Arawakan: The most widely distributed of Amazonian language families, Arawakan includes 74 languages, divided into several subgroups including Aruan, Guahiban, Harakmbet, and Maipuran. These branches are estimated to have split from their proto-Arawakan parent between 4500 and 2500 years ago. Many Arawakan languages are now extinct, but a few survive in the former heartland region of the Amazon-Orinoco. Maipuran, once centered in the western Amazon region, by about 3000 years ago spread throughout the Caribbean Antilles. Arawakan speakers who migrated from Venezuela to the Greater Antilles are now grouped into Taino, Sub-Taino, and Lucayan dialects, first encountered by Columbus.
Tupi-Guaraní: A total of 70 Tupi-Guaraní languages are grouped into nine branches centered in southern Amazonia. In contact times numerous Tupi speakers lived along the Brazilian coast, río Paraná, and south bank of the Amazon, often serving as traders, and aggressively expanding into neighboring territories. Speakers of Tupi languages including Omagua, Cocama, Nhengatu, Potiguara, Tupinambá, and Tupinikin allied themselves as opportunity dictated with either the French, Spanish, or Portuguese. As a result, the Tupi language became the lingua franca of traders, missionaries, and soldiers such as Orellana and Fritz (Omagua), and Staden (Tupinikin and Tupinambá). Guaraní was spoken in coastal regions south of Tupi territory, and inland as far as modern Paraguay and Bolivia.
Macro-Gê: Speakers of the 32 known Macro-Gê languages are mostly in the Brazilian highlands, where their tribes were probably pushed by the northern and eastern migrations of Tupi-Guaraní groups from the Paraguay-Paraná and Amazon river areas shortly before contact. The largest subgroup, Gê-Kaingang, includes Shavante, Sherente, Acroa, Apinaye, Kayapo, Suya, Timbira, and three Kaingang dialects. One Shavante group, the Akwe-Shavante, live along the río Araguaia near the río Xingu, subsisting on maize, roots, palmito shoots, palm nuts, and turtle eggs, deer, peccary, and tapir (Mayberry-Lewis 1958). Further up the río Araguaia in central Mato Grosso are the Bororo, who subsist by hunting, gathering, and fishing, and live in both longhouses and conical huts.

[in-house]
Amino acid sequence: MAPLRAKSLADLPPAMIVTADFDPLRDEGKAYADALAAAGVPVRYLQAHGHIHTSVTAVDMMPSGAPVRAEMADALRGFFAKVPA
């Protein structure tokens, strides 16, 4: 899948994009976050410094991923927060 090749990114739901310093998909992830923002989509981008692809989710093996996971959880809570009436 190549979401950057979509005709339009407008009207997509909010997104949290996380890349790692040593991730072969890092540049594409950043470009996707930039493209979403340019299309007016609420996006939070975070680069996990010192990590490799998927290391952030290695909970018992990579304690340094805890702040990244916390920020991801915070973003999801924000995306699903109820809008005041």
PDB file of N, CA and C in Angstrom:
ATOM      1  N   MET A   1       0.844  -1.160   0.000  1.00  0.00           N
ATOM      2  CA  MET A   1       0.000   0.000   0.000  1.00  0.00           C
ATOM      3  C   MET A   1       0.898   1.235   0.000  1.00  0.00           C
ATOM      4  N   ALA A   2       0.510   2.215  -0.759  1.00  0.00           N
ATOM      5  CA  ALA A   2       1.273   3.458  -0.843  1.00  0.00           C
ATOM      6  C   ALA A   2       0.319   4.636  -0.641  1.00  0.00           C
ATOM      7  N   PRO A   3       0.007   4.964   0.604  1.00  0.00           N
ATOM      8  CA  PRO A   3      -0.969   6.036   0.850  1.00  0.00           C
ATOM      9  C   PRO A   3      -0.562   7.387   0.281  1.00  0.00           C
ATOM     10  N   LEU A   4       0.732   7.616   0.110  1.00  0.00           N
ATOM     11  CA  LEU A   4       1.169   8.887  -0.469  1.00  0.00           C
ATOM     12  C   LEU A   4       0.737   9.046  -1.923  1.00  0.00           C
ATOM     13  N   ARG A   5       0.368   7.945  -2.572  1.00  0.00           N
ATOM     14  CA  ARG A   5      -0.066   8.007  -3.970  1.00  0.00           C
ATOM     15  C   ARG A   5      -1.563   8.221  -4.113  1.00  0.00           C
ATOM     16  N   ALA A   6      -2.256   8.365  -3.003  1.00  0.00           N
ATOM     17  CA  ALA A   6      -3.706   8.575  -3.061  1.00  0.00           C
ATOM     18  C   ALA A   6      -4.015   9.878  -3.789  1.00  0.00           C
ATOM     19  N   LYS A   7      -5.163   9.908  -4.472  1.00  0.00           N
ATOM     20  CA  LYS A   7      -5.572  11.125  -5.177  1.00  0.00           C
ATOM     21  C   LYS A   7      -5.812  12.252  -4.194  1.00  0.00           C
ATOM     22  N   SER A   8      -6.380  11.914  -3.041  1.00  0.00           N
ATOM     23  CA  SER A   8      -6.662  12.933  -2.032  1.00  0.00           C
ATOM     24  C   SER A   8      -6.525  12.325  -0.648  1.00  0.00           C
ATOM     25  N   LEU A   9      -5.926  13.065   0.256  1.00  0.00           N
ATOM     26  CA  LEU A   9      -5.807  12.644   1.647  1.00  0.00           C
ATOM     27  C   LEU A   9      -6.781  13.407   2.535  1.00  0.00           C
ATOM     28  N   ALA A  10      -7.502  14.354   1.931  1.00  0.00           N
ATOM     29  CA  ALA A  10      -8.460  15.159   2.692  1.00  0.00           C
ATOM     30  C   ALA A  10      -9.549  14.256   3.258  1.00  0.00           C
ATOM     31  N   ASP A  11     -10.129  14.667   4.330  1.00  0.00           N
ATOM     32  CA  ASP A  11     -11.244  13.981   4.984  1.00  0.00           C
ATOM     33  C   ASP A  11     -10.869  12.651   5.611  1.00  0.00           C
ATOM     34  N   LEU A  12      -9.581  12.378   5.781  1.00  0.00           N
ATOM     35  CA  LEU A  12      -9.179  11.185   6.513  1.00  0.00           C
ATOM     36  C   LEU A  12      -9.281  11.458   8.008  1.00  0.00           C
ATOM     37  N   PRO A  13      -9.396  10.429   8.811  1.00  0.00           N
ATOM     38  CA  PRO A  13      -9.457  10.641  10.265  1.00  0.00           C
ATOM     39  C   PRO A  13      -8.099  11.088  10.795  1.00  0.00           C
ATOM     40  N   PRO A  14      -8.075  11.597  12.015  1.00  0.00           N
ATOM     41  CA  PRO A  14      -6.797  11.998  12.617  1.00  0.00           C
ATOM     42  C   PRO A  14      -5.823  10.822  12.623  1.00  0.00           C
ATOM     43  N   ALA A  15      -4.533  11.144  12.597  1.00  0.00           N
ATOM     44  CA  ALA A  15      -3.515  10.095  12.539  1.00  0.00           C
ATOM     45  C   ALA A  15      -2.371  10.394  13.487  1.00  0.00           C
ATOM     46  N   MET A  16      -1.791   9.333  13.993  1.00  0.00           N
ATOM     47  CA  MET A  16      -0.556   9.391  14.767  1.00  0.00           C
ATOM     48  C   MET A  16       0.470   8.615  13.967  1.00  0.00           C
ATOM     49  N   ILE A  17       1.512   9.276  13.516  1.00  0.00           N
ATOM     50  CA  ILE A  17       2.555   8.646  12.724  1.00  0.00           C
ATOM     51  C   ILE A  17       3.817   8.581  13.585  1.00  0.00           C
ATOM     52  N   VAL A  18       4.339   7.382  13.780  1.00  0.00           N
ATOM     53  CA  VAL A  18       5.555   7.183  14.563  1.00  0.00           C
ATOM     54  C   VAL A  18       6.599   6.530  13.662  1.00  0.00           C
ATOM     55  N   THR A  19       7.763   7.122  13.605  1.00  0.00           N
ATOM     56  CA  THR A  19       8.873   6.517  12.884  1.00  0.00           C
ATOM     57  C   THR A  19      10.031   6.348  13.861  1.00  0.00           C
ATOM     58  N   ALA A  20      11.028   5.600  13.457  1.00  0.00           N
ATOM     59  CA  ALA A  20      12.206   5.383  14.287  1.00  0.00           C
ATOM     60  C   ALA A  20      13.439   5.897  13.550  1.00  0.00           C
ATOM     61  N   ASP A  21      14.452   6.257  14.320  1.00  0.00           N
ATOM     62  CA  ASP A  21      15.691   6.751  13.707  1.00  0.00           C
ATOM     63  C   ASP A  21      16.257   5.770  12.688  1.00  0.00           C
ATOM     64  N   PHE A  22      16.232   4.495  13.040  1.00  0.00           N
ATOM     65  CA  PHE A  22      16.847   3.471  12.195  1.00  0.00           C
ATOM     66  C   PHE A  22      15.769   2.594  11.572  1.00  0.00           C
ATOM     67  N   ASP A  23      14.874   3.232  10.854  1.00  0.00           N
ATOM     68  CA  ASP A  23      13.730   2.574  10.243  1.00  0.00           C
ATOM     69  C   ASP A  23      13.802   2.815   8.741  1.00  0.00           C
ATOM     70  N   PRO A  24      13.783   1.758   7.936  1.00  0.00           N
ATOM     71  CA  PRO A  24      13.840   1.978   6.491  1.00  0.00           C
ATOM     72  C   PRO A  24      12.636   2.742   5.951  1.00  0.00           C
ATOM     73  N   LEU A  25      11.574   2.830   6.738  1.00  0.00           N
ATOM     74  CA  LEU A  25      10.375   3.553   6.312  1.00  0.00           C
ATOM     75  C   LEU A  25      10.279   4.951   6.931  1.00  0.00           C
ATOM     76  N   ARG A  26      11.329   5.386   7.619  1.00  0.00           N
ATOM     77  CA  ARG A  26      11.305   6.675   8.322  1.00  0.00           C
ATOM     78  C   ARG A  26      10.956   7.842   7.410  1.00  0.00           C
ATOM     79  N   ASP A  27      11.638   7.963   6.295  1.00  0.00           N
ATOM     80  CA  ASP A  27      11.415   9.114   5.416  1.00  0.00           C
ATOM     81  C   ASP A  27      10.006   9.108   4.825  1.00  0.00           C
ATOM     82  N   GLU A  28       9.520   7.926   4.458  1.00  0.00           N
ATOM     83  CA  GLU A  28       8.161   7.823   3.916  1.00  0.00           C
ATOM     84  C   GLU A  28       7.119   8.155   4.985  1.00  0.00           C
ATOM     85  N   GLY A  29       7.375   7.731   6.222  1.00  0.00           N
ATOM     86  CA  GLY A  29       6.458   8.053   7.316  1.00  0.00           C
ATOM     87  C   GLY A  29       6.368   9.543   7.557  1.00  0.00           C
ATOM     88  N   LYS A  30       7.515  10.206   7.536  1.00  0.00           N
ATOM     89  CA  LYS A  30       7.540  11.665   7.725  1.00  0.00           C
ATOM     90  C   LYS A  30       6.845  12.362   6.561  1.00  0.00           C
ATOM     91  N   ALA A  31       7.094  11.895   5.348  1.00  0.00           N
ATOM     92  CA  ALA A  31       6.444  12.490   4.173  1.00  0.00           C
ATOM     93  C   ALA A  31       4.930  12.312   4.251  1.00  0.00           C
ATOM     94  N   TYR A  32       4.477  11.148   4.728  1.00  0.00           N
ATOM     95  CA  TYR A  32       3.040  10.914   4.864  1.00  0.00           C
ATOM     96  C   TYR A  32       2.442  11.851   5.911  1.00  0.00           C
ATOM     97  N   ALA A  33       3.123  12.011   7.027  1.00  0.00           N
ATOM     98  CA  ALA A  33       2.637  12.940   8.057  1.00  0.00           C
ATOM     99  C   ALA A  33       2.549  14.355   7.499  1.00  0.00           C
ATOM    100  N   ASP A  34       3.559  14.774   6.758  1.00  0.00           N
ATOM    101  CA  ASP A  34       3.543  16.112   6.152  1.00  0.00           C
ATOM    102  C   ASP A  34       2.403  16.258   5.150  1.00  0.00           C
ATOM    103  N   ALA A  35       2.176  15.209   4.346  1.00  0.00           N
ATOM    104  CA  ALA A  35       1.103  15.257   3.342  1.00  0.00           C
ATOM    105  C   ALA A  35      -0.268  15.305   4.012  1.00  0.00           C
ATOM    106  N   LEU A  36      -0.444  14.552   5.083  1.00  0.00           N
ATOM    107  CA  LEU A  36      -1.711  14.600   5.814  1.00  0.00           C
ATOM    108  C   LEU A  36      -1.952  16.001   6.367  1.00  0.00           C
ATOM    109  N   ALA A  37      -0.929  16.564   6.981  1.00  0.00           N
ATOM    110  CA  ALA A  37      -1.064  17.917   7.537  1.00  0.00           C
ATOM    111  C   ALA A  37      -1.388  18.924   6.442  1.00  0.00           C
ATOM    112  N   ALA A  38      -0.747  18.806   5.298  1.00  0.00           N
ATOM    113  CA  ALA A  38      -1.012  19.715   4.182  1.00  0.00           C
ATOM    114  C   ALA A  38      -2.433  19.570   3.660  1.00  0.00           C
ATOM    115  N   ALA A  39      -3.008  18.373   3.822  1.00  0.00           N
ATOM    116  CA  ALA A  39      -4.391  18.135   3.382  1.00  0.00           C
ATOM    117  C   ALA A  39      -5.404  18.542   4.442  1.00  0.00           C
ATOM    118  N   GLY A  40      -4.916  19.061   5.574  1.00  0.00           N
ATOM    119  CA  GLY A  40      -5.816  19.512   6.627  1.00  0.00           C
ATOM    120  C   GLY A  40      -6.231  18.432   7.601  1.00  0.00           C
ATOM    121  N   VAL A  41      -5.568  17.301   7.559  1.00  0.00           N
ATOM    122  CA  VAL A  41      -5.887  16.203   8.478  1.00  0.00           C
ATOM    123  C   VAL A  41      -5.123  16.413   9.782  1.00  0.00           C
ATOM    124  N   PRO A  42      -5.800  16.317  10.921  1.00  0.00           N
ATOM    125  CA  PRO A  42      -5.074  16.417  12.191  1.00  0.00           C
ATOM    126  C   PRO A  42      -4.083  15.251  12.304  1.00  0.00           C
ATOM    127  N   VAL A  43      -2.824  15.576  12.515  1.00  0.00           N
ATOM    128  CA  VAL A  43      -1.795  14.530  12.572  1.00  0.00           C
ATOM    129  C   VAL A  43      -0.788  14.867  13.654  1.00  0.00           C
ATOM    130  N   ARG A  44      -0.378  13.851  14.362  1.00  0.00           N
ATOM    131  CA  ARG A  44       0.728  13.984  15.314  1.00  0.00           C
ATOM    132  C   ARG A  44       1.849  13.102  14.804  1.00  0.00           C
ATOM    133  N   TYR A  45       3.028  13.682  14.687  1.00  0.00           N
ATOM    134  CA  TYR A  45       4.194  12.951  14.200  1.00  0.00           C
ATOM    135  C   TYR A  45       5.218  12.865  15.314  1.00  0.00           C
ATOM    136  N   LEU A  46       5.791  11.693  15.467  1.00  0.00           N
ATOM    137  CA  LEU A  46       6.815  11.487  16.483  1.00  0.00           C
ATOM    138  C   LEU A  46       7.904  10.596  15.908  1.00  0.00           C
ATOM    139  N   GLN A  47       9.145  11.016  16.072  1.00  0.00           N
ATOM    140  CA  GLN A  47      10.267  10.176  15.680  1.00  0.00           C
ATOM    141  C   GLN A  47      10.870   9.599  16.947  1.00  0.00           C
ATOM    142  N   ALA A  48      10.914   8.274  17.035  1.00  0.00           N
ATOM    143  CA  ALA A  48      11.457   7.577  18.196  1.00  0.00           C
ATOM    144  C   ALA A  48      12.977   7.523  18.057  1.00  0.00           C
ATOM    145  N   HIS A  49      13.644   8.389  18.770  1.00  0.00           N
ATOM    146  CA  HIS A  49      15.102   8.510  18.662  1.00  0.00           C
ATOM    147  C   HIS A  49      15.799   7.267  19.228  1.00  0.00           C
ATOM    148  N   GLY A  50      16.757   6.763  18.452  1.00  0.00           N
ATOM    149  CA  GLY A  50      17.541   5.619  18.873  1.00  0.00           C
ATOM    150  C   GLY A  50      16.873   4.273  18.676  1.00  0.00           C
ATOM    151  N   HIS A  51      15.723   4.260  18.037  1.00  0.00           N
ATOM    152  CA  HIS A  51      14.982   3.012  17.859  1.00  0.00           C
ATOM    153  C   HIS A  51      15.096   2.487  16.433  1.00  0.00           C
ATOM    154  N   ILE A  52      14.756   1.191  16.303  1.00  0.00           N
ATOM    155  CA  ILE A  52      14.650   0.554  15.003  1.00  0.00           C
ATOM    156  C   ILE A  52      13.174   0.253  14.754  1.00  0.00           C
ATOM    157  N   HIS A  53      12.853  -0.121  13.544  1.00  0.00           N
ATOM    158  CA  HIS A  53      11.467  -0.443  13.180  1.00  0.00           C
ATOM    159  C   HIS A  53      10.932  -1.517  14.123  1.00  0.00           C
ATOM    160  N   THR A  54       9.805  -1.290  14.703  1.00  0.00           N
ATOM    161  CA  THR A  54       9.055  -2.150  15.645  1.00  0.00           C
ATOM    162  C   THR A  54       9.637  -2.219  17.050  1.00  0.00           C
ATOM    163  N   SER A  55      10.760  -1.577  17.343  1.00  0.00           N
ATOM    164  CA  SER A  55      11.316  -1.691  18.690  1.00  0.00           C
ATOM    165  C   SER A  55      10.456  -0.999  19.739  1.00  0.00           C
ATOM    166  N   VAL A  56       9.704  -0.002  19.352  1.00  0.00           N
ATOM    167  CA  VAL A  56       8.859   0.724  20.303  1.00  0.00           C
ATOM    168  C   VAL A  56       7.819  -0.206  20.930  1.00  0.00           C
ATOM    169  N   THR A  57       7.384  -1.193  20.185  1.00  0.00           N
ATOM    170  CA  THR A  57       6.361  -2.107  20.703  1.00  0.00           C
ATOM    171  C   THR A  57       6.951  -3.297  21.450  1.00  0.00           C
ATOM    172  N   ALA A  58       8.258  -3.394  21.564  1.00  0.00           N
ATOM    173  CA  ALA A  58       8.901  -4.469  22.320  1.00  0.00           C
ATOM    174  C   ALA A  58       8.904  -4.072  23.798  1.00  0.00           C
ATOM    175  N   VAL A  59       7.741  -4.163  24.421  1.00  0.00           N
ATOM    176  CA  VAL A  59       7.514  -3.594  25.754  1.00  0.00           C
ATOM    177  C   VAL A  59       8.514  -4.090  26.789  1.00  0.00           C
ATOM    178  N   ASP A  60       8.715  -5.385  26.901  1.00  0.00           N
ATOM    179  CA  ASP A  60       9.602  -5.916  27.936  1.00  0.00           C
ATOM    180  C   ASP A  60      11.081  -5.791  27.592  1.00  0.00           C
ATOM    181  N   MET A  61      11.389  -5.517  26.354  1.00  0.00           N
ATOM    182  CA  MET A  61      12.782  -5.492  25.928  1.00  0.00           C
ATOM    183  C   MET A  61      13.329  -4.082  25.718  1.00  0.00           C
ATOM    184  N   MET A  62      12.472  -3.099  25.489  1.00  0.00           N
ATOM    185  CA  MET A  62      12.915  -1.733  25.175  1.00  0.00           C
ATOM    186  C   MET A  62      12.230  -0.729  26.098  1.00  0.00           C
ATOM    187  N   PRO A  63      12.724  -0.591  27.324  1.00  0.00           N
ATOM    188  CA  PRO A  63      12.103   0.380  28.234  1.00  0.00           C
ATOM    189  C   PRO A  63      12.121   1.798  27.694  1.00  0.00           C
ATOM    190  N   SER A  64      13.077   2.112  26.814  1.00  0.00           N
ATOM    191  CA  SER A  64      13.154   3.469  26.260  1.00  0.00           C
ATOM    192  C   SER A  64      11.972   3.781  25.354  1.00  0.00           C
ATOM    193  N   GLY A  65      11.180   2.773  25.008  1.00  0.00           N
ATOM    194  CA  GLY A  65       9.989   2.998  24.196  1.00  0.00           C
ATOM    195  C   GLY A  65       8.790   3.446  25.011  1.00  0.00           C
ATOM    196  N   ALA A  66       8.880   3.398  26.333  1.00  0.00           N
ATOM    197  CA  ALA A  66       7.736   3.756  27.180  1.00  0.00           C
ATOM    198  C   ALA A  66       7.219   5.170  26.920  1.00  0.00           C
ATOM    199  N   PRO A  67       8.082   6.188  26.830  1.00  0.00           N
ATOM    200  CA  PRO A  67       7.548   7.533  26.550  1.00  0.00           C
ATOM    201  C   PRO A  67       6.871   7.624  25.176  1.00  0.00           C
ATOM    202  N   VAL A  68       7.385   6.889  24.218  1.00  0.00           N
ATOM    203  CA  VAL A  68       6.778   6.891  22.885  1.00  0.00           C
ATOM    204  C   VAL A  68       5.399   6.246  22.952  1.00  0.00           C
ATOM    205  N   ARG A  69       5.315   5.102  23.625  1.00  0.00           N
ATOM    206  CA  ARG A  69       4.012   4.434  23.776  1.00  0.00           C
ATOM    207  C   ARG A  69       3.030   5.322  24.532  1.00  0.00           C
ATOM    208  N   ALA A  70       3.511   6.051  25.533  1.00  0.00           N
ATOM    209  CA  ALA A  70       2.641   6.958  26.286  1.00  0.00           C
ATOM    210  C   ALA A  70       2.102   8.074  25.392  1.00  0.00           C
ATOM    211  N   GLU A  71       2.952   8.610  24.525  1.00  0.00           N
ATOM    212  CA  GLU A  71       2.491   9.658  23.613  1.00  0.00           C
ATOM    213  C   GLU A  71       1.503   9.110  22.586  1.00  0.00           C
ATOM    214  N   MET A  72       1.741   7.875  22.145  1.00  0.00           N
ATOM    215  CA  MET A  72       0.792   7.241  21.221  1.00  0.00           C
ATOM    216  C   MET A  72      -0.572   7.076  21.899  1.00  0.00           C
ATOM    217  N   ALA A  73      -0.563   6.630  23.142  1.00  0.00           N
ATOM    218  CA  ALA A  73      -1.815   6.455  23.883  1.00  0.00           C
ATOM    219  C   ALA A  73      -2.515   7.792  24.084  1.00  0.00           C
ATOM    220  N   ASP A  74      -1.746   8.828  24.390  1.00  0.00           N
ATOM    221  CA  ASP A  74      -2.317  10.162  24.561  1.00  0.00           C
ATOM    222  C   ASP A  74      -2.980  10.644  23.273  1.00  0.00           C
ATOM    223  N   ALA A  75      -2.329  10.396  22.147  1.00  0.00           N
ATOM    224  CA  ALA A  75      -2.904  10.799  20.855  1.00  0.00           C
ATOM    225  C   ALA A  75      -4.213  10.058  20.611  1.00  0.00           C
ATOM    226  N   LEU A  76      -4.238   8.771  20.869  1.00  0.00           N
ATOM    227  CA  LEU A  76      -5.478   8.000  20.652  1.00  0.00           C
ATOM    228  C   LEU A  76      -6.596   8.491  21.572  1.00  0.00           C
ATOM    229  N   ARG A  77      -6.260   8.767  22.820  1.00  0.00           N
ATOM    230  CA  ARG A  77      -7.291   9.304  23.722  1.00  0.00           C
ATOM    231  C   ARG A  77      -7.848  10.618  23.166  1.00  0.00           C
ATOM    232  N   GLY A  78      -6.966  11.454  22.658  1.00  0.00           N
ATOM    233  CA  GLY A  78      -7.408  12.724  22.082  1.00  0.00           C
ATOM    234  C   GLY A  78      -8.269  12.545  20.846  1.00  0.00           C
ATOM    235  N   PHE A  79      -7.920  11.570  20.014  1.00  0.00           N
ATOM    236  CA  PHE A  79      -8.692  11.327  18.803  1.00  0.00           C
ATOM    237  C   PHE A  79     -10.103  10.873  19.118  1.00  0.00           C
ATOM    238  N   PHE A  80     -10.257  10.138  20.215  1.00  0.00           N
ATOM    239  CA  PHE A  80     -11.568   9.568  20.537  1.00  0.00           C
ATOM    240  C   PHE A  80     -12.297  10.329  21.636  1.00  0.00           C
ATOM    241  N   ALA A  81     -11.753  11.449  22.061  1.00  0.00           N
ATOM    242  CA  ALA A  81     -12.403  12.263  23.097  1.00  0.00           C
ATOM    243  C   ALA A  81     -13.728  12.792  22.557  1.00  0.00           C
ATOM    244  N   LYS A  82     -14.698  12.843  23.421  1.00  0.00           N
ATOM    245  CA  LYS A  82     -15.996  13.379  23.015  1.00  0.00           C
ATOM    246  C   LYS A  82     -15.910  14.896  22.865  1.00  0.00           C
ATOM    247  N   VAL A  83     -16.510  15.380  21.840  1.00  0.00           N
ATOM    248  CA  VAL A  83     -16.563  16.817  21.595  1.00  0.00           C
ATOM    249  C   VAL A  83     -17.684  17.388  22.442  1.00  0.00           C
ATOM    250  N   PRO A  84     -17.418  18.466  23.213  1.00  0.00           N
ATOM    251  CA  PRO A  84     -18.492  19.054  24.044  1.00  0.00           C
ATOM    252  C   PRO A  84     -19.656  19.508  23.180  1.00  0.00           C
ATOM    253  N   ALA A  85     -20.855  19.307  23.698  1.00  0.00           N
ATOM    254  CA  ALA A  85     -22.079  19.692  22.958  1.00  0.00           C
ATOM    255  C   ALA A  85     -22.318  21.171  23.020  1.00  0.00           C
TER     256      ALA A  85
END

Carib: Divided into two branches, with 21 Northern and 8 Southern Carib languages, most speakers are in the Guianas, Venezuela, and northern Brazil, from where Proto-Carib migrations began ca. 4500 BP. One of the largest Carib groups are the Macushi in Guiana. Initial accounts of the Carib from Columbus' first two voyages of 1492-4 described the Arawakan-speaking Taino of the Greater Antilles as living in fear of Caribs, named Canibales and Caniba. Peter Martyr referred to the Lesser Antilles as "the archipelago of the cannibals, or the Caribs," and they are shown on the la Cosa map as "Islas de Canibales". Both Columbus' third voyage (1498) and Ojeda's voyages (1499-1509) met Carib groups in northern Venezuela and Colombia. Carib villages on lower Amazon islands were also passed during Orellana's 1542 expedition .
Yanomam: Living on the upper Orinoco drainage along the border of Venezuela and Brazil, the Yanomamö number about 15,000 (Chagnon 1968). They are tropical forest hunters and agriculturalists who raise bananas, tubers, and tobacco, and have gained a reputation for fierce revenge killings and raids. Related to Yuwana in central Venezuela, Yanomam languages include Yanomamö, Yanomami, Guaica, Guaharibo, and Guajaribo.